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Ehren Kruger

Ehren Kruger

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Also Known As: Died:
Born: October 5, 1972 Cause of Death:
Birth Place: Profession: screenwriter

Biography CLOSE THE FULL BIOGRAPHY

A versatile screenwriter with a knack for fast-paced action, realistic dialogue and wry humor, Ehren Kruger got his start on the small screen before making his feature debut with 1999's "Arlington Road". A former script assistant at Fox TV and Sandollar Productions, Kruger received his first screen credit with the 1998 USA Network TV-movie "Killers in the House", a nail-biting hostage drama in which a family is held in their own home by ruthless bank robbers. Next his 1996 Nicholl Fellowship-winning script for "Arlington Road" was produced in feature form. Directed by Mark Pellington, the film was both an action-packed thriller and a psychodrama, a disturbing look at the smiling evil of domestic terrorism and one man's struggle with potential paranoia. "Arlington Road" starred Jeff Bridges, Tim Robbins and Joan Cusack and opened with a portrait of mindless destruction that succeeds both as a momentary jolt and an image that haunts for the entire film. Kruger's script for the high-tech espionage drama "New World Disorder" never reached the big screen, but debuted on HBO. He lightened up a bit with his next feature foray, the last installment of the "Scream" trilogy. Faster paced, with more...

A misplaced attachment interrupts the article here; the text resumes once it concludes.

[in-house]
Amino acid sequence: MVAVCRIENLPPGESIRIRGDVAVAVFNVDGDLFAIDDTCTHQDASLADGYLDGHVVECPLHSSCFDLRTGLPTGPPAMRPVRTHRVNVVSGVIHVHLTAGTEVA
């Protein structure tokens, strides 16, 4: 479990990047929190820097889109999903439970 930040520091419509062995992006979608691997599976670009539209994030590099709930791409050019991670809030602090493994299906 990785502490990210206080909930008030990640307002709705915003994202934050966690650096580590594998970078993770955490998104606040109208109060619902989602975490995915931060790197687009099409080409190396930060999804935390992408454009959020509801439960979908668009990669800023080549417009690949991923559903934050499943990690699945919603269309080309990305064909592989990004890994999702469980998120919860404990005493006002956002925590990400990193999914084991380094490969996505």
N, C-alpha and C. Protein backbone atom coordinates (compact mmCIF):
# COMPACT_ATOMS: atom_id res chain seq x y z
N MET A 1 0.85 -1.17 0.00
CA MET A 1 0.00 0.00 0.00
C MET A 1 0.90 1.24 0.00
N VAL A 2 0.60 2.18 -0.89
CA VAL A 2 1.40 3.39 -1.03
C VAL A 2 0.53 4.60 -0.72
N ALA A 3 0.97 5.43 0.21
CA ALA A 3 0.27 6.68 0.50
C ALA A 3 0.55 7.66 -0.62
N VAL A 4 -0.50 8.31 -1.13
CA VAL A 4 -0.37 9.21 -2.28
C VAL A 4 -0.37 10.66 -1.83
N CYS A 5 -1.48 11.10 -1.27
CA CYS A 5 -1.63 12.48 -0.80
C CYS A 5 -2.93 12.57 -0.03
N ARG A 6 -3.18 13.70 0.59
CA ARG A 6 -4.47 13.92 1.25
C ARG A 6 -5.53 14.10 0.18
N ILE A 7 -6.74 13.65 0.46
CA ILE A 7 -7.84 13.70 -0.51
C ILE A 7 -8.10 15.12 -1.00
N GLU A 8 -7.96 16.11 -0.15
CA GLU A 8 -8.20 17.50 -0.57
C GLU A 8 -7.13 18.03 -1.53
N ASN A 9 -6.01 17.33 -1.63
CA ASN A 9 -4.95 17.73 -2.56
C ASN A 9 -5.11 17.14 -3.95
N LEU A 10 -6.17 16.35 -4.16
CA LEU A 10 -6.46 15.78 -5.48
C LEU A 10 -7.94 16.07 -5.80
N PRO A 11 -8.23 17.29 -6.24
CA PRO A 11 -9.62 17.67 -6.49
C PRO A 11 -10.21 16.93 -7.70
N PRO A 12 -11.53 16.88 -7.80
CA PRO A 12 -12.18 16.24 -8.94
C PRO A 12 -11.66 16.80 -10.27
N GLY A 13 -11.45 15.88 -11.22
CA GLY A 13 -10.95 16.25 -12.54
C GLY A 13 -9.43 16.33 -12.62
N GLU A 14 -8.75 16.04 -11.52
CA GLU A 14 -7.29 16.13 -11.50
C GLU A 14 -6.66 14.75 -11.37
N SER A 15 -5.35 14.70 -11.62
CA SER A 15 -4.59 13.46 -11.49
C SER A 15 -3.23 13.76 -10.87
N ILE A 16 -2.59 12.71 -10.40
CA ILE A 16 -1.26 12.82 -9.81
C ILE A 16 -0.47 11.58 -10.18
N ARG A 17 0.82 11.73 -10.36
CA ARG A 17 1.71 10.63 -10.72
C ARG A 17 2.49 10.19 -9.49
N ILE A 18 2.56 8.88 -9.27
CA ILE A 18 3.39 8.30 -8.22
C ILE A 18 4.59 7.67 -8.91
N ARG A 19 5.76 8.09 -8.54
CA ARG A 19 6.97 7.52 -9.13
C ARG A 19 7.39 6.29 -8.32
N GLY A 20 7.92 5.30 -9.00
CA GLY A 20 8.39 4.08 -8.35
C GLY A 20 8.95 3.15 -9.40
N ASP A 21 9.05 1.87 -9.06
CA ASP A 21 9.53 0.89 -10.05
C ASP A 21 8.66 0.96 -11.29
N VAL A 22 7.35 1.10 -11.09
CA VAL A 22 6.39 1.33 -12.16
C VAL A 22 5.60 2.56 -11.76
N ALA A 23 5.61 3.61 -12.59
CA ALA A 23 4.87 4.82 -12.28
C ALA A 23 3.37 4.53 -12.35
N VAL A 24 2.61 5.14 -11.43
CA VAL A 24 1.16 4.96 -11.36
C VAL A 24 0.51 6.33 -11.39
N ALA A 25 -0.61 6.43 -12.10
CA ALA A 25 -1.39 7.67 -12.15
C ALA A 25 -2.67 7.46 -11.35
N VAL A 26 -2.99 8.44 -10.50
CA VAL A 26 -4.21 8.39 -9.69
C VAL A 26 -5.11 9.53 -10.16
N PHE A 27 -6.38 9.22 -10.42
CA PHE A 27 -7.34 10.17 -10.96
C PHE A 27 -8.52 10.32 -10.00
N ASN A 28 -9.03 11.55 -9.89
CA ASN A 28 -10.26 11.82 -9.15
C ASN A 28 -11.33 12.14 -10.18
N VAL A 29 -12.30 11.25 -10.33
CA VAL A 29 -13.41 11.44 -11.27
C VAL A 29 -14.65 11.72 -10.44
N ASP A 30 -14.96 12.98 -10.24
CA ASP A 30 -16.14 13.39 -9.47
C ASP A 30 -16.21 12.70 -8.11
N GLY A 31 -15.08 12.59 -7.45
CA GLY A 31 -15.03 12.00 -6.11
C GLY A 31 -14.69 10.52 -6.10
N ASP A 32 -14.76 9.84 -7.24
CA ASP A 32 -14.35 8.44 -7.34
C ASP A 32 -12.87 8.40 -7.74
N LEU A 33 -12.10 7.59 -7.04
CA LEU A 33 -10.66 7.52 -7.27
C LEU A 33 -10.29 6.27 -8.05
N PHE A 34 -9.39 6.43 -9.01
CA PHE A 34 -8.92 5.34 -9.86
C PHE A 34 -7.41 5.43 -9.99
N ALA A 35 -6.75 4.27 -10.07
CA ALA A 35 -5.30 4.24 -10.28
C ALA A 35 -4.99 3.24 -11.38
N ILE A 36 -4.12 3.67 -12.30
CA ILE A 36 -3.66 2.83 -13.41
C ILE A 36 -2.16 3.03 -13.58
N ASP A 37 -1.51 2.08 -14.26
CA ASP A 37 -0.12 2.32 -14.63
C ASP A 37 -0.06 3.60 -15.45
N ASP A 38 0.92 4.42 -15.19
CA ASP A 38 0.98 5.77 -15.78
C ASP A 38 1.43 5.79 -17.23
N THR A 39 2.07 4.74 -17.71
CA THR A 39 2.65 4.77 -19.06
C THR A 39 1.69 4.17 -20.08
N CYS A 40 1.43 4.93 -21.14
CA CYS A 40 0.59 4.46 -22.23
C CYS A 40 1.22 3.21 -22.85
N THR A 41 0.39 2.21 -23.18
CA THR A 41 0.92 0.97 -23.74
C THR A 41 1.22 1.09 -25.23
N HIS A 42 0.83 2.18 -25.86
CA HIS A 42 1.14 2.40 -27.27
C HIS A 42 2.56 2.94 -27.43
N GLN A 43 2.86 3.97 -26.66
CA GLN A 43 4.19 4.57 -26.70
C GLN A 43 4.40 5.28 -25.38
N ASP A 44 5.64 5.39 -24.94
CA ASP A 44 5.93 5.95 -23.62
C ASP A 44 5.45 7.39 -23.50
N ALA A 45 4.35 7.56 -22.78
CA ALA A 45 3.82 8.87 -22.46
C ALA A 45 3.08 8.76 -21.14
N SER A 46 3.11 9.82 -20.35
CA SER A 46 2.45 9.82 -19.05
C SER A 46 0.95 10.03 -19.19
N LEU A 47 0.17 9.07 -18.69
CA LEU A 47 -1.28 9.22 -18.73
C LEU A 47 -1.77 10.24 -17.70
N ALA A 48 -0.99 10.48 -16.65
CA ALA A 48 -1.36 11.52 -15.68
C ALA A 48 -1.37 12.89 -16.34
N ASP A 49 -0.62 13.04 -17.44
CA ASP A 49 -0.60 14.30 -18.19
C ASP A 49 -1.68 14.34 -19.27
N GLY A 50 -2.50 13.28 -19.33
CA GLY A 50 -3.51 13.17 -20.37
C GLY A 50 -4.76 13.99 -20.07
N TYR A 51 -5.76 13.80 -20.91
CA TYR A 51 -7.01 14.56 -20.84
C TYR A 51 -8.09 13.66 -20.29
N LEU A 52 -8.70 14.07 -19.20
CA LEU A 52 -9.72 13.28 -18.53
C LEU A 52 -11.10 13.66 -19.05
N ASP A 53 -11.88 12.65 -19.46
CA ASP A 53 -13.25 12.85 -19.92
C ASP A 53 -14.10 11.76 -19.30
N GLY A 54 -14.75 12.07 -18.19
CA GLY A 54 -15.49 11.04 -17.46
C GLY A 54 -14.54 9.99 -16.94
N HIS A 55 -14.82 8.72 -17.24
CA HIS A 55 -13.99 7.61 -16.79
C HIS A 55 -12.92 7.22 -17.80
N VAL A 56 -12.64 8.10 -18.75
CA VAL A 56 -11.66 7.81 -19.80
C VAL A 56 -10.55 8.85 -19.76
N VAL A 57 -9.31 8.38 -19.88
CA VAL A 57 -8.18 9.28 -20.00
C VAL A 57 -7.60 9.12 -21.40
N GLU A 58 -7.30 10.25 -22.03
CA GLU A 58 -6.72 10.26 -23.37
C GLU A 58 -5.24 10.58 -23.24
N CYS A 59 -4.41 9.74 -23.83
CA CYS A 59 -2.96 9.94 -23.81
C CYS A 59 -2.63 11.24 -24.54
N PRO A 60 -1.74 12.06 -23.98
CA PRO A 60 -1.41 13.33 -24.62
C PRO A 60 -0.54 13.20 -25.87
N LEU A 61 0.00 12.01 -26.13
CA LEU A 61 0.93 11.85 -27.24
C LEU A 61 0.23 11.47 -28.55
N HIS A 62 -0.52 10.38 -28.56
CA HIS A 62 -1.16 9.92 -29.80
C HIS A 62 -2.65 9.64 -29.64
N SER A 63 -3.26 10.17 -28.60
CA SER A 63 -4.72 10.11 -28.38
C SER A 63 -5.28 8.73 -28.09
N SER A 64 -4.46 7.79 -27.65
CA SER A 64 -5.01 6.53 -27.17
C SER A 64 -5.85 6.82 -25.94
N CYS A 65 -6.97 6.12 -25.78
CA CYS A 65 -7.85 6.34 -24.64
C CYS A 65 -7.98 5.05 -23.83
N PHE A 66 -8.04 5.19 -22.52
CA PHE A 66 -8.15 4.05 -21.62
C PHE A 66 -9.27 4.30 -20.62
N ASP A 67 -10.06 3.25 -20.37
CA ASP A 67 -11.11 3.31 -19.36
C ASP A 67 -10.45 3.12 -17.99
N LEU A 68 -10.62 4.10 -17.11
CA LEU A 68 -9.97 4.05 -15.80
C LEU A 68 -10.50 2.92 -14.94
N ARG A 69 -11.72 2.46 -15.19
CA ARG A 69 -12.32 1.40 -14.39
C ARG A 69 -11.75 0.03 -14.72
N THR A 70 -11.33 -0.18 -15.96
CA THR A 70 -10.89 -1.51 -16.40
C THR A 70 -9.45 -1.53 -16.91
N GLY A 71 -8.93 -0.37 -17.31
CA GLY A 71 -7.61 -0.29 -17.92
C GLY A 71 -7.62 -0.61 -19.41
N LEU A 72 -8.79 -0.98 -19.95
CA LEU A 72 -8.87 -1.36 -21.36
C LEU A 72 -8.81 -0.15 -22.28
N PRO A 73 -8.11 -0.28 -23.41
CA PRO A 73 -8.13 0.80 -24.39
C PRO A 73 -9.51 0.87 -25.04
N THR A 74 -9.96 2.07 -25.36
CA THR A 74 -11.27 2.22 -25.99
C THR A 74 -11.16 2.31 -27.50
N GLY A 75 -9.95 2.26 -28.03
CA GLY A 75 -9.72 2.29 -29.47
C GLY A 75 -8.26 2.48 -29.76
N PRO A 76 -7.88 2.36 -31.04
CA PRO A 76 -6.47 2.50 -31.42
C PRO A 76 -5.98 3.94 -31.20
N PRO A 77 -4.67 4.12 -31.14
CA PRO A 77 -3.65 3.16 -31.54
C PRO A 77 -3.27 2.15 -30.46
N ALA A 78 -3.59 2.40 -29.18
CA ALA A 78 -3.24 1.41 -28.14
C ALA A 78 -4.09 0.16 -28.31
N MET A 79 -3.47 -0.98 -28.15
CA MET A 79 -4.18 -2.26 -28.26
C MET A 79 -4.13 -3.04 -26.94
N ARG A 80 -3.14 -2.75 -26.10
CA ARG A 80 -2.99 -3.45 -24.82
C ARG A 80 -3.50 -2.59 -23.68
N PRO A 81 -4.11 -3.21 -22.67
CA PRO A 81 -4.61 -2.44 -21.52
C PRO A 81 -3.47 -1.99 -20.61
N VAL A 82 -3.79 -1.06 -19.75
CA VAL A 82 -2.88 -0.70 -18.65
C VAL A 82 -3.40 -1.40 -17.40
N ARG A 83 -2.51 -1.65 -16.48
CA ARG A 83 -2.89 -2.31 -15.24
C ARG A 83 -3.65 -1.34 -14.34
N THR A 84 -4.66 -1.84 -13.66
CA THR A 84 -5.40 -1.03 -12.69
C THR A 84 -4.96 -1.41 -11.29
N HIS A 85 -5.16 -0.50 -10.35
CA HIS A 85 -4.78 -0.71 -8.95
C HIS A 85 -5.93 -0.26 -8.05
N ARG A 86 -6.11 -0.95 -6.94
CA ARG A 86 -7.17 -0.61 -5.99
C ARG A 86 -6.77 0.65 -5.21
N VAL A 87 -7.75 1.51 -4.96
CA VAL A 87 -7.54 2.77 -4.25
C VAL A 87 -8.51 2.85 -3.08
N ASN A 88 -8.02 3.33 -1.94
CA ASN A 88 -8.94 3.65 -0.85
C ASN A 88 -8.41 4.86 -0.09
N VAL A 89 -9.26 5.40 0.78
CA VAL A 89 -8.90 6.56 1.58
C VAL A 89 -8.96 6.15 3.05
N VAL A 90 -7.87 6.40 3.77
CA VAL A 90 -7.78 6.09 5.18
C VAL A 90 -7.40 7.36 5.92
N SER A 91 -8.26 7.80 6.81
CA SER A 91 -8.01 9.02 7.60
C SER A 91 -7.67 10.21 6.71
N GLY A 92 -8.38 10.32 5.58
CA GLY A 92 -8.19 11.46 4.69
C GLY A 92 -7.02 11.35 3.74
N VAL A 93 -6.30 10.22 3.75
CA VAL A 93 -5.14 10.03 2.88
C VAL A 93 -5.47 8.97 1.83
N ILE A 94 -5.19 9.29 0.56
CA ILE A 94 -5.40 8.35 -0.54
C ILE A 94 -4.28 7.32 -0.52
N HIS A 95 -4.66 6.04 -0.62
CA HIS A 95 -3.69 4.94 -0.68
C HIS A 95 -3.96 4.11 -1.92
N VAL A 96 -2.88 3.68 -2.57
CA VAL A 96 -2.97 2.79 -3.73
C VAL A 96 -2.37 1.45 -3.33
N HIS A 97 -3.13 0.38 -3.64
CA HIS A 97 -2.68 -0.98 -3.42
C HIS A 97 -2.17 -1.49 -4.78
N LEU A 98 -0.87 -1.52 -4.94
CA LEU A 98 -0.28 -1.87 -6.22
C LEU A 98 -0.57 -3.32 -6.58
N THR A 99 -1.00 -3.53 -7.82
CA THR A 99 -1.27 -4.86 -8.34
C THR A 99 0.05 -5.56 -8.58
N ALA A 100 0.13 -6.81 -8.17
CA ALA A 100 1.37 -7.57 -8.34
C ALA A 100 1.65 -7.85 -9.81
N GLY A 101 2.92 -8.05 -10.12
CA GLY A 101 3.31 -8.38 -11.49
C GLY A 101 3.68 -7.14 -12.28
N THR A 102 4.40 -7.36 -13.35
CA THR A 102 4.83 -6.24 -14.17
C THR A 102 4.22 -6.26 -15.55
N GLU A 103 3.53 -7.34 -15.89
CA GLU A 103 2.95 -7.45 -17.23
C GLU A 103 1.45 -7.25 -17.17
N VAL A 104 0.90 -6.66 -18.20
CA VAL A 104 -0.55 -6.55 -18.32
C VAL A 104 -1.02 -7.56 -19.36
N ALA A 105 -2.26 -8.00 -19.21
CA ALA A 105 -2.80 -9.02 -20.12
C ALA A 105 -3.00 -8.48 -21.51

A versatile screenwriter with a knack for fast-paced action, realistic dialogue and wry humor, Ehren Kruger got his start on the small screen before making his feature debut with 1999's "Arlington Road". A former script assistant at Fox TV and Sandollar Productions, Kruger received his first screen credit with the 1998 USA Network TV-movie "Killers in the House", a nail-biting hostage drama in which a family is held in their own home by ruthless bank robbers. Next his 1996 Nicholl Fellowship-winning script for "Arlington Road" was produced in feature form. Directed by Mark Pellington, the film was both an action-packed thriller and a psychodrama, a disturbing look at the smiling evil of domestic terrorism and one man's struggle with potential paranoia. "Arlington Road" starred Jeff Bridges, Tim Robbins and Joan Cusack and opened with a portrait of mindless destruction that succeeds both as a momentary jolt and an image that haunts for the entire film. Kruger's script for the high-tech espionage drama "New World Disorder" never reached the big screen, but debuted on HBO. He lightened up a bit with his next feature foray, the last installment of the "Scream" trilogy. Faster paced, with more appropriate, less verbose dialogue and lots of surprises, "Scream 3" (2000) was a suitable sequel, capturing the former films' chills as well as tongue-in-cheek attitude, making fun not only of the horror genre as a whole, but the previous "Scream" entries specifically.